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Athletics

Akani downs world champ as Wayde runs fastest 400m time of comeback

David Isaacson Sports reporter
Akani Simbine celebrates after winning the men's 100m final at the Diamond League meet in Silesia on Sunday.
Akani Simbine celebrates after winning the men's 100m final at the Diamond League meet in Silesia on Sunday.
Image: REUTERS/Aleksandra Szmigiel

Akani Simbine handed world champion Fred Kerley his first defeat since early last year as he won the 100m at the Diamond League meet in Silesia, Poland, on Sunday afternoon.

And Wayde van Niekerk ran the fastest time of his comeback, taking the 400m in a 44.08 sec meet record.

Simbine overcame a slow start to power his way to the finish line first in 9.97 to collect his seventh Diamond League crown.

American Kerley was second in 9.98 and Emmanuel Eseme of Cameron third in the same time. Marvin Bracy, the runner-up at the world championships last year, was a distant sixth in 10.10.

It was only the second time Simbine had beaten Kerley in nine races, the last occasion being the Herculis meet in Monaco in 2021.

Kerley, the silver medallist at the Tokyo Olympics, hadn’t lost a 100m since May last year, having gone unbeaten in 11 races.

“I know, I am the first to beat Fred this year,” said Simbine. “We have a good friendship, a good rivalry.”

But he admitted he wasn’t sure when he crossed the line. “I was not sure getting to the line that I won,” added Simbine. “But then I heard my name. I came in here for the win, so I am most happy. I won against all of them, not only against the world champion.”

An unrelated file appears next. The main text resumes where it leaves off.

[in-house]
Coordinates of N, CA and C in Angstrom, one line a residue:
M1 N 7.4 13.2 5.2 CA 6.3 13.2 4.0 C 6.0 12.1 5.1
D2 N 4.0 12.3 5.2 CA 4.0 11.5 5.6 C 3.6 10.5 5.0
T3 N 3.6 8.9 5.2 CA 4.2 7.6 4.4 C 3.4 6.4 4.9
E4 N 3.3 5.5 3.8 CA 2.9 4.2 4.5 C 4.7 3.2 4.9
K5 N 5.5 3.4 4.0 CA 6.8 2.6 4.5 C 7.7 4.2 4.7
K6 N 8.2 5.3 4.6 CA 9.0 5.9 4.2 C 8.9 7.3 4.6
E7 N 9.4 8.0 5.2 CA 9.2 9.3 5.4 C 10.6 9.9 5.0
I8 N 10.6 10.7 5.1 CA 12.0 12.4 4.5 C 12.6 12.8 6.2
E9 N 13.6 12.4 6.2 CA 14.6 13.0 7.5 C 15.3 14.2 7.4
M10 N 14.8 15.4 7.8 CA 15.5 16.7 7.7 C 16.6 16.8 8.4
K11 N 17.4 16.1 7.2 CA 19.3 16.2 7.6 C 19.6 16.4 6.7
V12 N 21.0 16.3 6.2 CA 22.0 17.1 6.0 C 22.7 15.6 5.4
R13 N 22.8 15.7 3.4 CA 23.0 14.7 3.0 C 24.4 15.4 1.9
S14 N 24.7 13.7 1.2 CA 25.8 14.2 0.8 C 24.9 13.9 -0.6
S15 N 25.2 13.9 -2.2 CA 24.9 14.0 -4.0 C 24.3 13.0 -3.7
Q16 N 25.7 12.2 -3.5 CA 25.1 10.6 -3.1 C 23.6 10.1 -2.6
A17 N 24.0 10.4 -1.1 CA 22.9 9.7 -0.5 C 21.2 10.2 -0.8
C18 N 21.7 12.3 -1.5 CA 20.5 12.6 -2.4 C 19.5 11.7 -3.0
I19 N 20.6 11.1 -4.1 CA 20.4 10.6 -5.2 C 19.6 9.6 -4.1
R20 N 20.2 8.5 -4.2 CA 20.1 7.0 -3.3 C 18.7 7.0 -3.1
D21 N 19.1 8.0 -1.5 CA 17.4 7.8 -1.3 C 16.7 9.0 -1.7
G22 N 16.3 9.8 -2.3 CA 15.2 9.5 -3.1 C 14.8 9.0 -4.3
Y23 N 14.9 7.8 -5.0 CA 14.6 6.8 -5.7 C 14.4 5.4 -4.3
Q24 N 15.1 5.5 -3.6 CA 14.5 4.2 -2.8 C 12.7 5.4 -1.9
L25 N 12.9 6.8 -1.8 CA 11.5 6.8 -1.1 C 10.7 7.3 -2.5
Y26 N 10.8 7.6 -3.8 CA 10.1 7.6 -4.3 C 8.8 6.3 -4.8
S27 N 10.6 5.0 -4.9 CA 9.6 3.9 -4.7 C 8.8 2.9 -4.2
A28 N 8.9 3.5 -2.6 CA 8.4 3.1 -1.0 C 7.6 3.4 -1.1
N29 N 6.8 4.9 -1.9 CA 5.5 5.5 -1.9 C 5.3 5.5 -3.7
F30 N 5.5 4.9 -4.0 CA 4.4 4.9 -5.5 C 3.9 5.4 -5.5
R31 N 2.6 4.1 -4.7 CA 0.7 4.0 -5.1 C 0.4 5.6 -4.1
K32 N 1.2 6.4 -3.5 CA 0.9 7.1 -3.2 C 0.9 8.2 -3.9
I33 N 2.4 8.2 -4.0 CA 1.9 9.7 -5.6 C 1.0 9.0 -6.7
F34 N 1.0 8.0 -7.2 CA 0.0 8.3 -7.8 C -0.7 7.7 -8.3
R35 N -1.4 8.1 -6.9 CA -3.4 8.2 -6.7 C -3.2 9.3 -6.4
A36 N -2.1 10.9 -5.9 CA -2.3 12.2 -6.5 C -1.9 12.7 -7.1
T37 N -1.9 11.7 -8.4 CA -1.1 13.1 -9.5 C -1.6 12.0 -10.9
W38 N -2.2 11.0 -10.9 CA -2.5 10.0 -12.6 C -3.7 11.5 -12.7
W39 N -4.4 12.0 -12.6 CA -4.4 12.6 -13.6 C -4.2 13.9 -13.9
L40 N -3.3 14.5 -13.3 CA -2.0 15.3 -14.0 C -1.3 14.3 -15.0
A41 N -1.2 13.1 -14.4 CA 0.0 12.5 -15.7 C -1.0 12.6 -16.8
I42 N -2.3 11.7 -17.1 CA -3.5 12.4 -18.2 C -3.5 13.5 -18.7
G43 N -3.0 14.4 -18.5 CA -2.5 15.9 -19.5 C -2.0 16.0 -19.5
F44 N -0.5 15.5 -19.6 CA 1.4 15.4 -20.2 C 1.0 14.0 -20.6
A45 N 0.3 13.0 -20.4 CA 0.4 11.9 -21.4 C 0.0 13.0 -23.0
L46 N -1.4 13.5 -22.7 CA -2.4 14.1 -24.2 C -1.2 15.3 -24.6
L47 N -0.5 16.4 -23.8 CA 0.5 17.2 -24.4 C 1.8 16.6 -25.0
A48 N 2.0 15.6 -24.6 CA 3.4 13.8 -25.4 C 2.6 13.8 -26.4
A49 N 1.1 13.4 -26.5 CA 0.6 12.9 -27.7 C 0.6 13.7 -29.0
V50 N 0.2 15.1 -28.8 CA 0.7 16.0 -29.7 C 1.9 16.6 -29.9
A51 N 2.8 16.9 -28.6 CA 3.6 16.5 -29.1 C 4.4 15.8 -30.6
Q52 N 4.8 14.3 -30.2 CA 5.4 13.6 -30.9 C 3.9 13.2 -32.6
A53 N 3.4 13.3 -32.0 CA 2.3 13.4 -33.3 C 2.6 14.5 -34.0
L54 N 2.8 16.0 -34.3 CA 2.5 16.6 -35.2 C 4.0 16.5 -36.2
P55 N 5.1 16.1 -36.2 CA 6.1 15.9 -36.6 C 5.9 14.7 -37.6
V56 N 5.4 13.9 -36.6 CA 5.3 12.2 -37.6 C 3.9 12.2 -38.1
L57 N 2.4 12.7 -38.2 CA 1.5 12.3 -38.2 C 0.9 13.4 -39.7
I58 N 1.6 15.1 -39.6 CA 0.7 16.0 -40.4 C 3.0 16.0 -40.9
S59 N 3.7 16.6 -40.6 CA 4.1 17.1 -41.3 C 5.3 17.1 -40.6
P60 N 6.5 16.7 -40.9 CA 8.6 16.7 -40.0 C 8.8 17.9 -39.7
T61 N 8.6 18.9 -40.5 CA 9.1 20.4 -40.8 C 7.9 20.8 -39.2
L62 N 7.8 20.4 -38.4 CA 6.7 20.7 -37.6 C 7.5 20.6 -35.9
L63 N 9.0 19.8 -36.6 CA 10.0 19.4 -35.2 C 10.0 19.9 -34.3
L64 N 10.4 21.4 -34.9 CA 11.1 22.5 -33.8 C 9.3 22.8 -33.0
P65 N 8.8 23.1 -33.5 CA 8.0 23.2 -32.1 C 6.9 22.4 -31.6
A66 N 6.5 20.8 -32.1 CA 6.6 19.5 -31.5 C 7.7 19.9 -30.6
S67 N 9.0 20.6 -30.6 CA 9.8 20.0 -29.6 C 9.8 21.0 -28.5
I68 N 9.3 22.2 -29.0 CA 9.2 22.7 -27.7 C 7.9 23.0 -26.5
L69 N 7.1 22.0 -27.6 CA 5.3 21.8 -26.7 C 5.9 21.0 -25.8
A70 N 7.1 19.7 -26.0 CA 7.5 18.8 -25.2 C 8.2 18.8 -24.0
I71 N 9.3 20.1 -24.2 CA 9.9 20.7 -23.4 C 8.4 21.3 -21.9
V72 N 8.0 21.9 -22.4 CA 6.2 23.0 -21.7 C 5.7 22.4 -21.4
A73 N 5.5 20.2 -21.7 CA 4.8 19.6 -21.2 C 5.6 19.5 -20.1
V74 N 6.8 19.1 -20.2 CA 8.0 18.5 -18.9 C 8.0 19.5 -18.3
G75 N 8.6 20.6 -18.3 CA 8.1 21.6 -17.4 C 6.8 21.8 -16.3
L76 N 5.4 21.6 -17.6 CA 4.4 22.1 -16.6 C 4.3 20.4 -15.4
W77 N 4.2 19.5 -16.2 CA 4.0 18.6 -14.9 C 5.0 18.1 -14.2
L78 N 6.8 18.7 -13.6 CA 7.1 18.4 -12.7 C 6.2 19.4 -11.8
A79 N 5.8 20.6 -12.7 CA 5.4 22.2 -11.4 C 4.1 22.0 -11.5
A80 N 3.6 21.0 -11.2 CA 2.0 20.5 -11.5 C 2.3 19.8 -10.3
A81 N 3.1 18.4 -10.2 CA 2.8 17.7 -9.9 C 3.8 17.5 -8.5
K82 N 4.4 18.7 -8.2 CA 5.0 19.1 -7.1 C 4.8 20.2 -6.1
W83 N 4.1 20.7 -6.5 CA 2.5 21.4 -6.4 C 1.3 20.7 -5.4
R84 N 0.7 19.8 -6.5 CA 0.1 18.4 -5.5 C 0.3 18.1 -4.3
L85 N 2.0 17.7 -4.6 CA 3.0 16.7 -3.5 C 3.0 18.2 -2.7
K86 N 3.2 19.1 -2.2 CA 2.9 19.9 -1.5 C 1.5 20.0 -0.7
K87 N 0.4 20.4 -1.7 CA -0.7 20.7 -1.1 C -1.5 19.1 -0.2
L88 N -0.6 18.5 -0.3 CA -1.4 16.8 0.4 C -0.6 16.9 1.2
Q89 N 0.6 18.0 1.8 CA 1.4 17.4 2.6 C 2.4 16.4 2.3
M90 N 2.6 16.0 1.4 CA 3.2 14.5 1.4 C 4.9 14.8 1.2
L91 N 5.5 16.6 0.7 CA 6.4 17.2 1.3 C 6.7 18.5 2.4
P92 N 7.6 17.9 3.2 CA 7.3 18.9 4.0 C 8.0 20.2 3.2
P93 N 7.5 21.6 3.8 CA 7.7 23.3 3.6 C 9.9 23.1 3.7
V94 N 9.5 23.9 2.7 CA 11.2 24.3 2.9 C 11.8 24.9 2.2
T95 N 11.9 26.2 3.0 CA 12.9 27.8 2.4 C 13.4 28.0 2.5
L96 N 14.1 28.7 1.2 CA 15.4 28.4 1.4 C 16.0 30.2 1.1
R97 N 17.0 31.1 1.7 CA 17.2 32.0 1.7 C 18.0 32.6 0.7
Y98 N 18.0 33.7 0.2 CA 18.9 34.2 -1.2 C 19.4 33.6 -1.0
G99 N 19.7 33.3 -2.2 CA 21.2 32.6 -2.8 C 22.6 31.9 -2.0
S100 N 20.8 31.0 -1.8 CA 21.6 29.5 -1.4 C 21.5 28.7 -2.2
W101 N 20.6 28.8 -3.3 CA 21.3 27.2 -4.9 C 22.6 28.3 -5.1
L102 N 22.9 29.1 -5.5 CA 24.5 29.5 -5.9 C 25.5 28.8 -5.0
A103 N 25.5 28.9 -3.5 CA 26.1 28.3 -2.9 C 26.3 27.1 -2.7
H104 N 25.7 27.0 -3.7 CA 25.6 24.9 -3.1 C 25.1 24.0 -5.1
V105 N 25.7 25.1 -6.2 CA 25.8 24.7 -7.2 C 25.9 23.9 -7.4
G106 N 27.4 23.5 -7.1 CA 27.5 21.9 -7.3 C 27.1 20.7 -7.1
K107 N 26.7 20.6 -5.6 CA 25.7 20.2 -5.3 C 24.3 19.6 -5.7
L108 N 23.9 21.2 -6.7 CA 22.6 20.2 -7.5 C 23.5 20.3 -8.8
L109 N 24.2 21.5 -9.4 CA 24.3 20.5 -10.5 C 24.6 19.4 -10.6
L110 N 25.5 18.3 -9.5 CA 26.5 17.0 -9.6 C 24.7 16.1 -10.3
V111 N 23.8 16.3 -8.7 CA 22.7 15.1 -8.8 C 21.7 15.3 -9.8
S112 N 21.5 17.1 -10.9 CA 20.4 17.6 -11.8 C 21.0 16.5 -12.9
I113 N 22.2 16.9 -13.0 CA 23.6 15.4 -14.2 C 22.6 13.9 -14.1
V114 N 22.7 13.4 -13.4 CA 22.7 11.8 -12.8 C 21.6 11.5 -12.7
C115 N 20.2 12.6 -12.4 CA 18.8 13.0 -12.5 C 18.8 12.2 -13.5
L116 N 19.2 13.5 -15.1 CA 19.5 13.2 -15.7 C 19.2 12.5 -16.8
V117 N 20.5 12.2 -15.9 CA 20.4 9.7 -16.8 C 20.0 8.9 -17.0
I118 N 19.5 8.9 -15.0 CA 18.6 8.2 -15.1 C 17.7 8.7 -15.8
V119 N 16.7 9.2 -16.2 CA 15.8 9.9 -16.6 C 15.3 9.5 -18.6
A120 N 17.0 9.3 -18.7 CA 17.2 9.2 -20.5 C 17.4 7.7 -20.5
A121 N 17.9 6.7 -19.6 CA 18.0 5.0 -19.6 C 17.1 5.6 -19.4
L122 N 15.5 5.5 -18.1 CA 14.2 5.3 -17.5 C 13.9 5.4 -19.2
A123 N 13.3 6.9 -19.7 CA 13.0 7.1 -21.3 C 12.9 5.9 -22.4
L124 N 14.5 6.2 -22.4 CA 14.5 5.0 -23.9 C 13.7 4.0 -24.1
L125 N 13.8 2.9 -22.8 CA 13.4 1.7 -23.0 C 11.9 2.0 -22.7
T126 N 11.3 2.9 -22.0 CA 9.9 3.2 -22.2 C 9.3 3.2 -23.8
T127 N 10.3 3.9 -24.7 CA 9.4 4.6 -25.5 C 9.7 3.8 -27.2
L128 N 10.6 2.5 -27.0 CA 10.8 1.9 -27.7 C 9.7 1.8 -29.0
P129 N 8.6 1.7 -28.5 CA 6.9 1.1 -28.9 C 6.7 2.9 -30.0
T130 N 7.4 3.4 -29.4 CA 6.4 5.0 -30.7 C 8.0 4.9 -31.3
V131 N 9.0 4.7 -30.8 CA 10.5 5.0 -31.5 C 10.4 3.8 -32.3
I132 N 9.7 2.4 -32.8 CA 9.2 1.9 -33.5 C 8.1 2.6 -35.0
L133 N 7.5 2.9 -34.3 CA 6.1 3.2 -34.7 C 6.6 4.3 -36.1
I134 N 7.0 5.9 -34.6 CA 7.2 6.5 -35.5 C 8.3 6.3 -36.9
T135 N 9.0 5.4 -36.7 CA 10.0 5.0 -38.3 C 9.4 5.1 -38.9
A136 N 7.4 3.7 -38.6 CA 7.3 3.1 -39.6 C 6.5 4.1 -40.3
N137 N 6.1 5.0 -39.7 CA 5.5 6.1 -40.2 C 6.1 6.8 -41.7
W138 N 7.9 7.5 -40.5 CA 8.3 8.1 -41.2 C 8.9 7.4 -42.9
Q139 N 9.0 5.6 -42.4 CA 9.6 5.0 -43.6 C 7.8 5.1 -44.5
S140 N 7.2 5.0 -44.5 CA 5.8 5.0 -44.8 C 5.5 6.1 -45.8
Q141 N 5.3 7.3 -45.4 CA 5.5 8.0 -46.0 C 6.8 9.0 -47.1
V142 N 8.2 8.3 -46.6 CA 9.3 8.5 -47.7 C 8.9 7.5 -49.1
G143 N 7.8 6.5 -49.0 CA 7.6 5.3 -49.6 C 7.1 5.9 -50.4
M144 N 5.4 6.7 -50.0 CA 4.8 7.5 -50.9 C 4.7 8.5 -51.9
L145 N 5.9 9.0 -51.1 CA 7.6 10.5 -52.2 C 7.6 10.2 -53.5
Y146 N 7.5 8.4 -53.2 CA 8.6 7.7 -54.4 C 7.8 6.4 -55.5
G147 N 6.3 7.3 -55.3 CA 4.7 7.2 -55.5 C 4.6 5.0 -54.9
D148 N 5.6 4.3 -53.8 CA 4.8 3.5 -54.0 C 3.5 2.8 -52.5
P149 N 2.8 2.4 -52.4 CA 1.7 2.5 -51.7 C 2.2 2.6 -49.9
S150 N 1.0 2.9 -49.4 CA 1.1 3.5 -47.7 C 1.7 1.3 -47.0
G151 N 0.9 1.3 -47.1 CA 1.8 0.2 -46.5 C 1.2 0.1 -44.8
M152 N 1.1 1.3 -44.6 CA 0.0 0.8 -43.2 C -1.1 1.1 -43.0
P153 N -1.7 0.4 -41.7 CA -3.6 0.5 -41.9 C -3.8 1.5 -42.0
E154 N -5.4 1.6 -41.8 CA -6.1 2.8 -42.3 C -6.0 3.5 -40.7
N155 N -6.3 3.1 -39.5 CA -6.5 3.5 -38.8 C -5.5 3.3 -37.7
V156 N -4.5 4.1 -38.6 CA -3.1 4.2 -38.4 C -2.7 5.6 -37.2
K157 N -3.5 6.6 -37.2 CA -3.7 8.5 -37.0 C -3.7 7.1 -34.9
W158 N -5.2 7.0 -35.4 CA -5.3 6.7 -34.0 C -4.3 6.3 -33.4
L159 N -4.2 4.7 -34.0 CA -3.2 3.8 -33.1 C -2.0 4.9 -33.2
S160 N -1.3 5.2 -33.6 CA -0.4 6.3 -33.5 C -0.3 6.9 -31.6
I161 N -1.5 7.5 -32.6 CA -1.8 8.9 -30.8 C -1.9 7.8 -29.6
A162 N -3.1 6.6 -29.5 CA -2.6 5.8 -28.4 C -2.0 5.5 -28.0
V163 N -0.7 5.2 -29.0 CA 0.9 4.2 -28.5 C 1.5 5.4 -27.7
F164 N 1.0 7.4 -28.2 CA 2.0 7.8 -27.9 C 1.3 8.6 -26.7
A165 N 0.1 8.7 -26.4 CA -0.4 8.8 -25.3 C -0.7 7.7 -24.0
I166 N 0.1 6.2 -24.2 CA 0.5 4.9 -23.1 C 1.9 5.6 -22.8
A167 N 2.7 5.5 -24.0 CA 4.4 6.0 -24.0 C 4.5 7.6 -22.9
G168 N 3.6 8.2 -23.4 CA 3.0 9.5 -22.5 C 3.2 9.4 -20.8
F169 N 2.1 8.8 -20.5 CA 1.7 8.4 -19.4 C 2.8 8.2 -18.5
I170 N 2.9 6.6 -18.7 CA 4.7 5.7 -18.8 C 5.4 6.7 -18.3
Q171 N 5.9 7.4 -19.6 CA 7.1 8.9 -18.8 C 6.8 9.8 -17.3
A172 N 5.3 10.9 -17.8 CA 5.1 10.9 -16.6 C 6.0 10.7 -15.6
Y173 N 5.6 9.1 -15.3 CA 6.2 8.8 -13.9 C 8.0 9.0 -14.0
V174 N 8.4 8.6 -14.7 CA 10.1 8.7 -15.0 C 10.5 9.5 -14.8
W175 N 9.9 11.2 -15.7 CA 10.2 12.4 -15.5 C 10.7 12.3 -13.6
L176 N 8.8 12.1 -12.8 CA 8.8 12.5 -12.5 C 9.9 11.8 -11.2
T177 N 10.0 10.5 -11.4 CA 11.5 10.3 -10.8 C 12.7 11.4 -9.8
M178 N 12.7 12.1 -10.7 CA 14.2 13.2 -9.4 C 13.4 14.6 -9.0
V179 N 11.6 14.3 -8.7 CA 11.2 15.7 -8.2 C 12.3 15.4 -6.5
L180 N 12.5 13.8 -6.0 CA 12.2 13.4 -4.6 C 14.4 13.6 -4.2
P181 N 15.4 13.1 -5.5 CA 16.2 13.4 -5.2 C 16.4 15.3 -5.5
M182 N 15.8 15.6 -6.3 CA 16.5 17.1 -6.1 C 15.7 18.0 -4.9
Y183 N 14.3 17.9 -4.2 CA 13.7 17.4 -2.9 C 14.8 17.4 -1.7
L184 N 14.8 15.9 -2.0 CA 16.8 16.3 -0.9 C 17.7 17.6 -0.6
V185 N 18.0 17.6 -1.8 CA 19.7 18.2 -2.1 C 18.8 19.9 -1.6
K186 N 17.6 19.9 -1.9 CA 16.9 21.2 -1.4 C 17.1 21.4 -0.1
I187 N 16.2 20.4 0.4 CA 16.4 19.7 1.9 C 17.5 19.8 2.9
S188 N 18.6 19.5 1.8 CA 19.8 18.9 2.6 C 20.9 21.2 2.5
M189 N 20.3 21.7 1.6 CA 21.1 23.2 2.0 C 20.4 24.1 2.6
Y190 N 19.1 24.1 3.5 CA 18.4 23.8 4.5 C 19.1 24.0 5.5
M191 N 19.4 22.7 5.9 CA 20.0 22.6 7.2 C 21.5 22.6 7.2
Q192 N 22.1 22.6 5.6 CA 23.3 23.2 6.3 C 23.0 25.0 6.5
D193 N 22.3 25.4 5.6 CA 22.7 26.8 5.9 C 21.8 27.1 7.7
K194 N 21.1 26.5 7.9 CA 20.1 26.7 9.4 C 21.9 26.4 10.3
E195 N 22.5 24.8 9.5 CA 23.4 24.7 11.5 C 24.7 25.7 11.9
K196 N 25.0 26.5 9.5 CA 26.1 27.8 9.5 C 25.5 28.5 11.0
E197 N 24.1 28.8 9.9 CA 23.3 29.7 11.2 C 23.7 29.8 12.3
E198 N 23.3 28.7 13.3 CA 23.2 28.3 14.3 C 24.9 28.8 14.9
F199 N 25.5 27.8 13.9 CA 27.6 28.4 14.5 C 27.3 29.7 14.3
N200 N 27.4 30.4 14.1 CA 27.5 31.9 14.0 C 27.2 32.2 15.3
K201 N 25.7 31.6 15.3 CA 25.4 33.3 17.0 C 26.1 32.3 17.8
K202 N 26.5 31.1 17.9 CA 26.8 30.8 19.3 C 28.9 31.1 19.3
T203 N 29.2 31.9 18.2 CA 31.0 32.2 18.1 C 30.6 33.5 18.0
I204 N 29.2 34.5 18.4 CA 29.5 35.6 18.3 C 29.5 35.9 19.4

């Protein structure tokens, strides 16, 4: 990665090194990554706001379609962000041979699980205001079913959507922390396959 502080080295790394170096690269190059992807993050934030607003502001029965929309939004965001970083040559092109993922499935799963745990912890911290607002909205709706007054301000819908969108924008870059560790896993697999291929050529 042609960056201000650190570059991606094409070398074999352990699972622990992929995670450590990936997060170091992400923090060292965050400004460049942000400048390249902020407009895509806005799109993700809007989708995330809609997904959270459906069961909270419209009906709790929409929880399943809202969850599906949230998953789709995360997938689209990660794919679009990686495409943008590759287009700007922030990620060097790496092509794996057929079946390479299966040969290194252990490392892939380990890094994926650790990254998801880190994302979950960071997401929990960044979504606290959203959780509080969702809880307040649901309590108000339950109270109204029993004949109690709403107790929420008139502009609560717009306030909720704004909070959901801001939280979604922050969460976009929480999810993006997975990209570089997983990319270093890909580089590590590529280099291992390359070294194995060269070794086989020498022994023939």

Kerley insisted he was unfazed by the result. “I feel good about today’s race. Nothing was missing. I got my job done.”

Van Niekerk was a convincing victor as he collected the 10th Diamond League triumph of his career, with second-placed Bayapo Ndori of Botswana crossing in a distant 44.61.

Alison dos Santos of Brazil, a 400m hurdles specialist, was third in 44.73 while Zakithi Nene ended fourth in a 44.74 season’s best.

US champion Bryce Deadmon was sixth in 44.81.

Van Niekerk showed some speed on the final 100m, a crucial factor as he builds up to the world championships in Budapest next month; that’s probably the final piece of the puzzle he has needed to put into place since injuring his right knee in late 2017.

The 31-year-old, who celebrated his birthday on Saturday, will surely need to dip under 44 seconds to win in Hungary next month — and he’s threatening to get there. He hasn’t been in that territory in nearly six years.

“Things are moving in a positive direction,” Van Niekerk said. “It is my fastest run in seven years and 44.0 shows that 43 seconds is possible. The competition in my event is getting stronger so I need to work to get better as well.”

Marioné Fourie finished last in the women’s 100m hurdles, but the 12.73 she clocked was the second-fastest time of her career.

In fact, it was the second-fastest time by any South African, second only to the 12.55 national record Fourie set two weeks ago.

Fourie may have seemed slow in a race won by Nigerian Tobi Amusan in 12.34, but she showed excellent composure throughout her race, despite hitting a few hurdles and touching American Tia Jones in the race.

On Saturday US-based Adriaan Wildschutt knocked more than two seconds off Elroy Gelant’s SA 5,000m record as he finished second in a league race in 13 min 02.46 sec in the Belgian town of Heusden-Zolder.

The previous mark of 13:04.88 was set at Hengelo in 2016.

Wildschutt’s effort secured his qualification for the world championships in Budapest next month as well as the Paris Olympics next year.

The time also lifted him to 25th on the world list for 2023 so far, topped by Ethiopian Berihu Aregawi with 12:40.45.


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